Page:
Some days ago, the public was shocked by Pertamina's plan to go on with the initial public offering (IPO) of its sub-holding. The scale was seismic. Pertamina is one of the largest state-owned enterprises in Indonesia. Furthermore, 100% of its shares are in the hands of the Indonesian government. So, this plan reflects a strong wind of change.
However, not all groups are sympathetic to the change. One of the members of Parliament in the Energy Commission, Mufti Anam, rejects this plan. "Majority of employees and ordinary people do not want to see our energy wealth privatized," he said (Binekasri in jawapos.com, 2020).
Then, Pertamina's labor union echoed this opinion through legal action. Federasi Serikat Pekerja Pertamina Bersatu (FSPPB) filed the lawsuit due to the decision made by the state enterprises minister, Erick Thohir. Not only one-sided, they see this decision as a danger for labor interest. More than that, it would kickstart a transfer of assets and finances away from the state (Kusuma in finance.detik.com, 2020).
In other words, they are afraid. Scared of the prospect that Pertamina would flog towards private investors. As Genesis's album title goes, "Selling Pertamina by the Rupiah." After all, the IPO of state-owned enterprises always rings selling state shares to the mind of Indonesians.
However, this fear is not shocking for many, including to the President Director of Pertamina, Nicke Widyawati. Responding to those voices, she proclaimed her defense. "Privatization is not on our list. We are not going to sell off the state's shares. So, an IPO would only happen in the sub-holding level," she stated. Then, she explained that an IPO is only among the many options for funding, such as global bonds, equity partnerships, etc. To initiate an IPO, the corporation needs to accomplish two steps (Thomas at tirto.id, 2020).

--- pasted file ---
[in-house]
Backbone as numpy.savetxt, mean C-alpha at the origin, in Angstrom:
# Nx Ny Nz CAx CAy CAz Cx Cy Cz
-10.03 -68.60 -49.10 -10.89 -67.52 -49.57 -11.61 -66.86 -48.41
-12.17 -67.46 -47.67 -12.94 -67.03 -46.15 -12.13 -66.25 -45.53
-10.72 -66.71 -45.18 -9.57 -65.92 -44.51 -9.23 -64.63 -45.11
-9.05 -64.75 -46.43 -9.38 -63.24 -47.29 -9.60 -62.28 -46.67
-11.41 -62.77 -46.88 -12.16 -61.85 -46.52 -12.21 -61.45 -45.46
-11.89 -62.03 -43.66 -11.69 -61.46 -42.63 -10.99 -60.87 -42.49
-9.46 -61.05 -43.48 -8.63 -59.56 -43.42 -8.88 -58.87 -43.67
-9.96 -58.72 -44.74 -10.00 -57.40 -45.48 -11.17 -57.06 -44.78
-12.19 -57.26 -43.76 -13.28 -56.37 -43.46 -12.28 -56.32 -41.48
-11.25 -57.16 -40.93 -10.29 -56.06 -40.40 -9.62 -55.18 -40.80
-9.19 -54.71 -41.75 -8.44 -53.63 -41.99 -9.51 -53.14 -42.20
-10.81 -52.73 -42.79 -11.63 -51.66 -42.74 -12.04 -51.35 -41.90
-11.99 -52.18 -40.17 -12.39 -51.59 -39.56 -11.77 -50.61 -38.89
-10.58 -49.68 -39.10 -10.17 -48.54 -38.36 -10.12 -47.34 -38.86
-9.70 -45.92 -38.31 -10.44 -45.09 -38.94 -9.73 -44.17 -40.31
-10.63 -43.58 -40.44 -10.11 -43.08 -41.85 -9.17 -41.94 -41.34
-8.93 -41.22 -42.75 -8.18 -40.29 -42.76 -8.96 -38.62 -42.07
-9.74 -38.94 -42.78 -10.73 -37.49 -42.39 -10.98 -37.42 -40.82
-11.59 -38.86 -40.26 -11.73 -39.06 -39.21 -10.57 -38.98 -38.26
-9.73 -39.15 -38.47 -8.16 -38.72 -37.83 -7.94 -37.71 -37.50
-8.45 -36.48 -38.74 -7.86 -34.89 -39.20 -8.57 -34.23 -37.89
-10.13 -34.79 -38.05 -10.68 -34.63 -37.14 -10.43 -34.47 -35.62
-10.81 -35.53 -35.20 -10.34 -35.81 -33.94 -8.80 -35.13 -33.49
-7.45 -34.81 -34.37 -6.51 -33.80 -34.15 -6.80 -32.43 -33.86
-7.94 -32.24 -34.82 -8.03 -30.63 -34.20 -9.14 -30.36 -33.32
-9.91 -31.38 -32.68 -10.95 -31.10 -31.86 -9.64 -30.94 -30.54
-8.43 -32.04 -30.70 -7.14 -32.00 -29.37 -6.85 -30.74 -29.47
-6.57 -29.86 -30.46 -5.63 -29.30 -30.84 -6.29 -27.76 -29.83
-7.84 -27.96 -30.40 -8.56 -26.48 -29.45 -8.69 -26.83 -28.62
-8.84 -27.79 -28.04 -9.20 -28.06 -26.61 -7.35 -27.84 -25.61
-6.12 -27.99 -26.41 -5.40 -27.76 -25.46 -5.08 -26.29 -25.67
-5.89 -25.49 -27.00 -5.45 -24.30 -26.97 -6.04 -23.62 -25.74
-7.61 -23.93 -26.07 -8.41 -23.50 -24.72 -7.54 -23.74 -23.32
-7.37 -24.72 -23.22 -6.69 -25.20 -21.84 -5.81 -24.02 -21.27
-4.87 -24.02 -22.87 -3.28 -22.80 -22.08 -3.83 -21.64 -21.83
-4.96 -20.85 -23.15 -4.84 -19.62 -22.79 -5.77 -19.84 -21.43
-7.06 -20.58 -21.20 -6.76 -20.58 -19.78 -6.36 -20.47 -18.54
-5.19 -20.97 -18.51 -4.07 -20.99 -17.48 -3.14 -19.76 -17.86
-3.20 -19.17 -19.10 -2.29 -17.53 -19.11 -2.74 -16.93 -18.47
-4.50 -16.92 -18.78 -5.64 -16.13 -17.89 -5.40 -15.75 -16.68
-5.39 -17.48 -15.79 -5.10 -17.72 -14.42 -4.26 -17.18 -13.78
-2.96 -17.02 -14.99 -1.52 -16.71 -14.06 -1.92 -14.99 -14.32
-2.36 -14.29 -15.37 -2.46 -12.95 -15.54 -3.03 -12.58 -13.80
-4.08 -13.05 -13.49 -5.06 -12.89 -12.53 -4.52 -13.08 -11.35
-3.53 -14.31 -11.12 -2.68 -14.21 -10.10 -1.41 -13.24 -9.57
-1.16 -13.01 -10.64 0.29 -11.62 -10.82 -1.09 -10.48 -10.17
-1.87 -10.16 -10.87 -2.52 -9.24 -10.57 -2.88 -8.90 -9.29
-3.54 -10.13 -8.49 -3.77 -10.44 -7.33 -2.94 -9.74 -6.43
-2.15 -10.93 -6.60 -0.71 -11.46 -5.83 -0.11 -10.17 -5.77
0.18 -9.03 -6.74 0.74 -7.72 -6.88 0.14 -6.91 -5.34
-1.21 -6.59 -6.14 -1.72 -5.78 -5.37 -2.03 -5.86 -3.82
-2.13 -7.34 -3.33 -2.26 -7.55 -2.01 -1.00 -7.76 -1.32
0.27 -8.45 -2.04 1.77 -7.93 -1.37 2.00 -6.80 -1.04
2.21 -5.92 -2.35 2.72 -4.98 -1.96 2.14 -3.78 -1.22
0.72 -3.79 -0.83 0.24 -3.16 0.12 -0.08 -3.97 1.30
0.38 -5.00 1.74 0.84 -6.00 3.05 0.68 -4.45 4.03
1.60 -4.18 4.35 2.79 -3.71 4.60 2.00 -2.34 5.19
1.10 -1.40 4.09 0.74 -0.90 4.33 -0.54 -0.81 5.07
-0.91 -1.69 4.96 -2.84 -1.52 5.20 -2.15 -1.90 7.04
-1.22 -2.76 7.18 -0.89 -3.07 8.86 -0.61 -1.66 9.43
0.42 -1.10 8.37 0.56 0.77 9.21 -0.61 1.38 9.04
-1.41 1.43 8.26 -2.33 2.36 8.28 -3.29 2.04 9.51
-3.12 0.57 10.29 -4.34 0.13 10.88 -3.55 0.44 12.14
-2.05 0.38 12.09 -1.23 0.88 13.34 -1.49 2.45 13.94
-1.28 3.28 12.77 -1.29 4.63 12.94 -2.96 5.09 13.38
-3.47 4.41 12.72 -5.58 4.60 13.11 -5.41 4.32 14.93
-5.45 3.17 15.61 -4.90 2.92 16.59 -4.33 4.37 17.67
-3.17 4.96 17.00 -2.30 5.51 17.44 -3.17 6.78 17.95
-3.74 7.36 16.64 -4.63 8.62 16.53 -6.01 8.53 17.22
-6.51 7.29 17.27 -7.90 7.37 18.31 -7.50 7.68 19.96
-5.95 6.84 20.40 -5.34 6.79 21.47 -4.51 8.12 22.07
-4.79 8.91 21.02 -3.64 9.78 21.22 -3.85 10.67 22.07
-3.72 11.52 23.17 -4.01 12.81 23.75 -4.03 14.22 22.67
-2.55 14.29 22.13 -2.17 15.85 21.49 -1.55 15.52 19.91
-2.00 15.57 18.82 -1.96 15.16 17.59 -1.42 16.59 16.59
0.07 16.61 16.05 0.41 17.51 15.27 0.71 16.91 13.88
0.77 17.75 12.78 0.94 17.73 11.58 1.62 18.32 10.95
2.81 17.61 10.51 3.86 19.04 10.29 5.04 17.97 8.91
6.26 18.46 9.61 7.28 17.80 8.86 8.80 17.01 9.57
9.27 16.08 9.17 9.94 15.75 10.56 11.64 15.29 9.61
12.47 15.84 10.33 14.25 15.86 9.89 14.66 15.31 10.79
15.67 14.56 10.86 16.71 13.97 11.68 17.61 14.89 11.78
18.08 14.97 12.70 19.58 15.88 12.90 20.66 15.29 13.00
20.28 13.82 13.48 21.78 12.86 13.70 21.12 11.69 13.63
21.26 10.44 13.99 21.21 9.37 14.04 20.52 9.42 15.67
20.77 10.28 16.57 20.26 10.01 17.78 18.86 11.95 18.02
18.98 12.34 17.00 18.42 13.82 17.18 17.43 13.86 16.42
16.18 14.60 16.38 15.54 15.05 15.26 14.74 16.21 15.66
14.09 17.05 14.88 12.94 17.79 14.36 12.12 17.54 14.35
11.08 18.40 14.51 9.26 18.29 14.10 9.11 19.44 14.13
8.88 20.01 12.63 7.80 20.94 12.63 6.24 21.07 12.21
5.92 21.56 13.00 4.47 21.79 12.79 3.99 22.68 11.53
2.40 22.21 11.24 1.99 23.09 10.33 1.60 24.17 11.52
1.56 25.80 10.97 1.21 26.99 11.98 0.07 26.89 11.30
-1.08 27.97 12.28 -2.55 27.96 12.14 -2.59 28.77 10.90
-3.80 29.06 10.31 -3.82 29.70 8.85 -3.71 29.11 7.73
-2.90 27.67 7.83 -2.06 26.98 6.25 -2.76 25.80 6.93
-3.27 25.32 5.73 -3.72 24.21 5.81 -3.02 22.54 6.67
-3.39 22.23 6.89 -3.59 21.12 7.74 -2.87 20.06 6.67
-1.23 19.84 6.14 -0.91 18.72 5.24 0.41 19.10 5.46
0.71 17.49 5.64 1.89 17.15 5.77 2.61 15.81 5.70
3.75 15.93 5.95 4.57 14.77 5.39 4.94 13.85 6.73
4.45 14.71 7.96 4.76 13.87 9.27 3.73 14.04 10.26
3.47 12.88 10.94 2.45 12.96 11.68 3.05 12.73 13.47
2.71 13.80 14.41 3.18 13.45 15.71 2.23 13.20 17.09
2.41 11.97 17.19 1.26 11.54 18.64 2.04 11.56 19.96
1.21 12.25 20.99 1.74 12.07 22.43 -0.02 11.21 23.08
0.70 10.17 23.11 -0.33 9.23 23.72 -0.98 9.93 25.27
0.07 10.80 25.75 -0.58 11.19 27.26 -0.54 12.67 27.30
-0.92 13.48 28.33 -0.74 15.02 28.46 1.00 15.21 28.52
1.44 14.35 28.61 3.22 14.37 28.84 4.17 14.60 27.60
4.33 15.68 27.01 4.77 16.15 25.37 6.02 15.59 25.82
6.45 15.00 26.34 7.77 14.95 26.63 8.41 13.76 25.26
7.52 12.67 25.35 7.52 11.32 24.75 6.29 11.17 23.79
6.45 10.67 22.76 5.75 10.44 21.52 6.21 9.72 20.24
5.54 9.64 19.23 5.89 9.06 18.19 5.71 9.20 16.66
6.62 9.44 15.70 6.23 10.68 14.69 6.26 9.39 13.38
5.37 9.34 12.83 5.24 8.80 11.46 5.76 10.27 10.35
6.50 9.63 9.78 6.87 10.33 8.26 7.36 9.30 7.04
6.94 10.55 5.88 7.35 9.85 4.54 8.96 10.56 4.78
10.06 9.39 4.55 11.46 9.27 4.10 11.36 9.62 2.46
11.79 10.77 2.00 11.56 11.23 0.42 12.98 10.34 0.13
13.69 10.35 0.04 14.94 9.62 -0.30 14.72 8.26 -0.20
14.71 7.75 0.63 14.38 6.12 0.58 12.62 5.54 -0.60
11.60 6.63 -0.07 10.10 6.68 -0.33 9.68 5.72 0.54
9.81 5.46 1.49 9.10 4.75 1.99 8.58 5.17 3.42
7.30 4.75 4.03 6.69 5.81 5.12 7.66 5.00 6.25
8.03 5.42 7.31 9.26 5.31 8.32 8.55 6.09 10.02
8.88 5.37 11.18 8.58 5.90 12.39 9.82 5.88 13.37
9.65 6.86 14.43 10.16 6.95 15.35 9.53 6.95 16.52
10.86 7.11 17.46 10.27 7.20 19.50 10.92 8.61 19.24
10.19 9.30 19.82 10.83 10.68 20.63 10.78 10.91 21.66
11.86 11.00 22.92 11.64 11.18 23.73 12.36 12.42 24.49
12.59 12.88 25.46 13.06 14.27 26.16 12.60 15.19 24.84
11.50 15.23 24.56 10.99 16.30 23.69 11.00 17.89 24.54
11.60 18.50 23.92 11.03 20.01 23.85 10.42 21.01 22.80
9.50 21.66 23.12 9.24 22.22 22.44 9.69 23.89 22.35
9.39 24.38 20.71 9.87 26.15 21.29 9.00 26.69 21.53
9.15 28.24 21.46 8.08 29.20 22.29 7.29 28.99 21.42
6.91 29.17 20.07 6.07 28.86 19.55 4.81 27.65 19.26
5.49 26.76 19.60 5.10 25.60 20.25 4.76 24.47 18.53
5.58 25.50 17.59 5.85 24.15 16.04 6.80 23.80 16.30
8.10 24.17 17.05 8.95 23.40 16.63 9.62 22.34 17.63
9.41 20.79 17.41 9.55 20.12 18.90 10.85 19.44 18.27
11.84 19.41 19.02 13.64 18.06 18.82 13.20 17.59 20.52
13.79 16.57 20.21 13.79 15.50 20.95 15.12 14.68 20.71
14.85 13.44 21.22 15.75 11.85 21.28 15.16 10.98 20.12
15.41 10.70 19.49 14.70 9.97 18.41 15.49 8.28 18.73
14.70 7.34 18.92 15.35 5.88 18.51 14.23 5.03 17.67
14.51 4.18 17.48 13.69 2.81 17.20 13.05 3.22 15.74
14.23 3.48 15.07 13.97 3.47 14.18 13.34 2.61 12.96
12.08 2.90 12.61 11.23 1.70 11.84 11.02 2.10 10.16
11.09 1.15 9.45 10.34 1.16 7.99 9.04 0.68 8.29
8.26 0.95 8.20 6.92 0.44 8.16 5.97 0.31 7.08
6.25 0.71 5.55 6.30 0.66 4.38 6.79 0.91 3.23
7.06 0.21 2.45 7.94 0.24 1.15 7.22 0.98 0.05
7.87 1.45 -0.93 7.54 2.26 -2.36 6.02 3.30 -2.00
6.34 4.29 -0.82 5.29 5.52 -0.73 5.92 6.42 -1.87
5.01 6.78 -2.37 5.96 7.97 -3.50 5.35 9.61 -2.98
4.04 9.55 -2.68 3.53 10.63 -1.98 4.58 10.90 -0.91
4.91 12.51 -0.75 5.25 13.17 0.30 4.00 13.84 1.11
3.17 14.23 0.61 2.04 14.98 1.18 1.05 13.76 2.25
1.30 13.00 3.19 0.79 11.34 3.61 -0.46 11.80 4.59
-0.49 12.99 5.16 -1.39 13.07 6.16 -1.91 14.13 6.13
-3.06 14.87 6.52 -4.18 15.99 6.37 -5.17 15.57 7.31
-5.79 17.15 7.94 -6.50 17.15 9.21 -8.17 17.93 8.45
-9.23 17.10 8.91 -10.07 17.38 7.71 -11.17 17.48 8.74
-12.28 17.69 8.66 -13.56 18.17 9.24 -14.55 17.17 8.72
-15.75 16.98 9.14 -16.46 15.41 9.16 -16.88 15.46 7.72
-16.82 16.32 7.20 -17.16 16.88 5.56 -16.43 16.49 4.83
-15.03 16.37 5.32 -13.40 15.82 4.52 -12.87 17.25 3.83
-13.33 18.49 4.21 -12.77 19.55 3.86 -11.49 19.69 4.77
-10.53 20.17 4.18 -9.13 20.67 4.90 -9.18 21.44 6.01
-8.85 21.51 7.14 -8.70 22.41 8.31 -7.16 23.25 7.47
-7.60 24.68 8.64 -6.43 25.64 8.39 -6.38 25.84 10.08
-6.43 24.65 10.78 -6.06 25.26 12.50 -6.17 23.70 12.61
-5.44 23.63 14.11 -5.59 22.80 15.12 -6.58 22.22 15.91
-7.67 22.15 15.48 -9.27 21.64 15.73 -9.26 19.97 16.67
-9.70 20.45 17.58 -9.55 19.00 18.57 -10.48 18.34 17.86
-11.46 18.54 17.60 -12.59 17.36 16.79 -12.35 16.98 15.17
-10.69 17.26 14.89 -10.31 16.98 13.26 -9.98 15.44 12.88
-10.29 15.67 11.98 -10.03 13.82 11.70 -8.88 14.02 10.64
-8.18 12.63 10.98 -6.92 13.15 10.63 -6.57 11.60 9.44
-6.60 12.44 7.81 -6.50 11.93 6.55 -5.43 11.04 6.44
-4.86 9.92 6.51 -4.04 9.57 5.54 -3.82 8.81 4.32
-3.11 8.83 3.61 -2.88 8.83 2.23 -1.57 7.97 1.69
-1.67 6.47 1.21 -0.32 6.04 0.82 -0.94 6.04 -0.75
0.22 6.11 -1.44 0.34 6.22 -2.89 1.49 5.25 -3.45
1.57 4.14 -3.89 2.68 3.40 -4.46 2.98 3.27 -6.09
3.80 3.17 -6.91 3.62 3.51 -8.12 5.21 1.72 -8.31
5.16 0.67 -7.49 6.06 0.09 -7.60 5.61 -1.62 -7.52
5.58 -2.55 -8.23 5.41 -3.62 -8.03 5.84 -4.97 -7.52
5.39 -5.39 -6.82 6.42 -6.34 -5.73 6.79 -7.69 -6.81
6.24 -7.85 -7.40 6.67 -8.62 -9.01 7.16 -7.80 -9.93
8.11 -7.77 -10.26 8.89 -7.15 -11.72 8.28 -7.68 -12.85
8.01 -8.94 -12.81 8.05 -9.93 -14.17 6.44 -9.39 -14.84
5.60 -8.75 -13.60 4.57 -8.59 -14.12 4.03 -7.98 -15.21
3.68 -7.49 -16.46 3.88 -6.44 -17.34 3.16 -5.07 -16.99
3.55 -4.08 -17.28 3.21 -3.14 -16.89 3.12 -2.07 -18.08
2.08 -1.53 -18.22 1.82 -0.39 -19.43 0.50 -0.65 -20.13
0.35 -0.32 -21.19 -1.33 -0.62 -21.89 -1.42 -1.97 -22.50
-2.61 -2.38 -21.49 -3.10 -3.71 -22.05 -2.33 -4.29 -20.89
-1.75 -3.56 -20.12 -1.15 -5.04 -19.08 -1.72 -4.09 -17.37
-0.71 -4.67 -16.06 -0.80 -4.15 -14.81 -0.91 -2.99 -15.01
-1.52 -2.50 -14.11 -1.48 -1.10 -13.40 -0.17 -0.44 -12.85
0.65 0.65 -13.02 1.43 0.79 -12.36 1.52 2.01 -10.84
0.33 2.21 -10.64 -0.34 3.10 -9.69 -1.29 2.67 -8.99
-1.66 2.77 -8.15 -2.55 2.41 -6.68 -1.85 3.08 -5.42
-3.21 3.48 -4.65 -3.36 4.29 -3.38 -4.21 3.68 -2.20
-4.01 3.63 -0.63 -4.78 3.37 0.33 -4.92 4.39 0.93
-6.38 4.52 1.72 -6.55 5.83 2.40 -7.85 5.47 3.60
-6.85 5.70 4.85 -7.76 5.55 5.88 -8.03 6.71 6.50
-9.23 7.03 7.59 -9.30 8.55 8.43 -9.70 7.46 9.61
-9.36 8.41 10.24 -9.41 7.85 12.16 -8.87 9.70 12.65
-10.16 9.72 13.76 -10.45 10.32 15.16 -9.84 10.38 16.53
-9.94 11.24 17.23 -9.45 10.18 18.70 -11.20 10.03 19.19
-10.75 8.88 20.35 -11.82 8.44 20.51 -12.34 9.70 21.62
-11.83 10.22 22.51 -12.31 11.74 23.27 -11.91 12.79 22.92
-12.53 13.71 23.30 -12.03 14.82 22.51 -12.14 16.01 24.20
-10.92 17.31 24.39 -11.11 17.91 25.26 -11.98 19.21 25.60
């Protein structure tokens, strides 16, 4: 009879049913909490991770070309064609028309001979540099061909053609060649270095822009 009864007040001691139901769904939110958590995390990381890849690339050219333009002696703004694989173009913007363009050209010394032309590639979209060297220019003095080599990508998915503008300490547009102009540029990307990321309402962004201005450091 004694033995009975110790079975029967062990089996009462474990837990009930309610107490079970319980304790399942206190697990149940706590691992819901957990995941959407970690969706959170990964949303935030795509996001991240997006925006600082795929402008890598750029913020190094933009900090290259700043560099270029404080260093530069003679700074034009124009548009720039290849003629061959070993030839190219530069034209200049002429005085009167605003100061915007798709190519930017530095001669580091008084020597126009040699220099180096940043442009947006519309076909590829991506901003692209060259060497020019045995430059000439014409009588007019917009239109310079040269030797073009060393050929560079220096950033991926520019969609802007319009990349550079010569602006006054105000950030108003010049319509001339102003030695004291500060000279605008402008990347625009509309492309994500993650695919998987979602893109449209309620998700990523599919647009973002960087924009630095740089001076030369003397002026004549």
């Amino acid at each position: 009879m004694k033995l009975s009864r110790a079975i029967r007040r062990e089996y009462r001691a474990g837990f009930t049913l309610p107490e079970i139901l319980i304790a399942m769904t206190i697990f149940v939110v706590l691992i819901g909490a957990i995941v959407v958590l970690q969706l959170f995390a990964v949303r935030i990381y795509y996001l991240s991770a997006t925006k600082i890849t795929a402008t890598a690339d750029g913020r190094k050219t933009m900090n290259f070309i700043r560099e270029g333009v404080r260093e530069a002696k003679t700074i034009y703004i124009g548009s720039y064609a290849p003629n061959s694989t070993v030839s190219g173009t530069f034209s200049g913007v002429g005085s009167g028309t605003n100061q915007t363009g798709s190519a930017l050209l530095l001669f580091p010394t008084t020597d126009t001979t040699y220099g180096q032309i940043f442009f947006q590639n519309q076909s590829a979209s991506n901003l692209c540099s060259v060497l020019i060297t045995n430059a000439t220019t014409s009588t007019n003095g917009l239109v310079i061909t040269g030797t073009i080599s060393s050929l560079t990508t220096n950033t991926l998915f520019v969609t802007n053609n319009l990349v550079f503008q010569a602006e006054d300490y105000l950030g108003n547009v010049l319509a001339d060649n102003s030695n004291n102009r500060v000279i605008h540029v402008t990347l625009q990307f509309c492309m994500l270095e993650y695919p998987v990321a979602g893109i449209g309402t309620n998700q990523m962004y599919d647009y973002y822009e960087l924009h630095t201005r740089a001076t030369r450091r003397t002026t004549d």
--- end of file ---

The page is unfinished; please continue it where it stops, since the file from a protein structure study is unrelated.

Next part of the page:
The first one is restructuring. In this case, restructuring involves many aspects. Mainly, Pertamina molds five new sub-holdings. These sub-holdings would handle the operational aspects of the business. Next, Pertamina would digitize its administration and centralize its procurement. Lastly, Pertamina would venture into new enterprises.
Those new businesses include developing raw medicine materials with Kimia Farma. Other than that, they are testing new bioenergy fuels. Pertamina would convert Indonesia's large deposit of gasified coal into Dimethyl Ether (DME). This DME is an alternative to commercial diesel (tribunnews.com, 2020).
The second one is the profitization. The goal is to increase company value after restructuring. Thus, when the company is profitable enough, it would go into an IPO (Thomas at Tirto.id, 2020). Talking about profit, Pertamina had reaped Rp 35,8 trillion worth in net profits (Afriyadi in finance.detik.com, 2020). So, they're ready for an IPO.
But this IPO is more than about profit or money. It is about creating a sense of direct ownership. "With these sub-holdings, we hoped that all of society could participate in owning Pertamina," said Basuki Tjahaja Purnama (BTP), the President Commissioner of Pertamina. His statement sent shivers down my spine.
Shivers of amazement, to be exact. One could imagine Margaret Thatcher, the godmother of popular capitalism uttering a similar statement. From this statement, he's calling for ordinary members of society to own shares of Pertamina. In effect, this ownership would spur a change in corporate culture.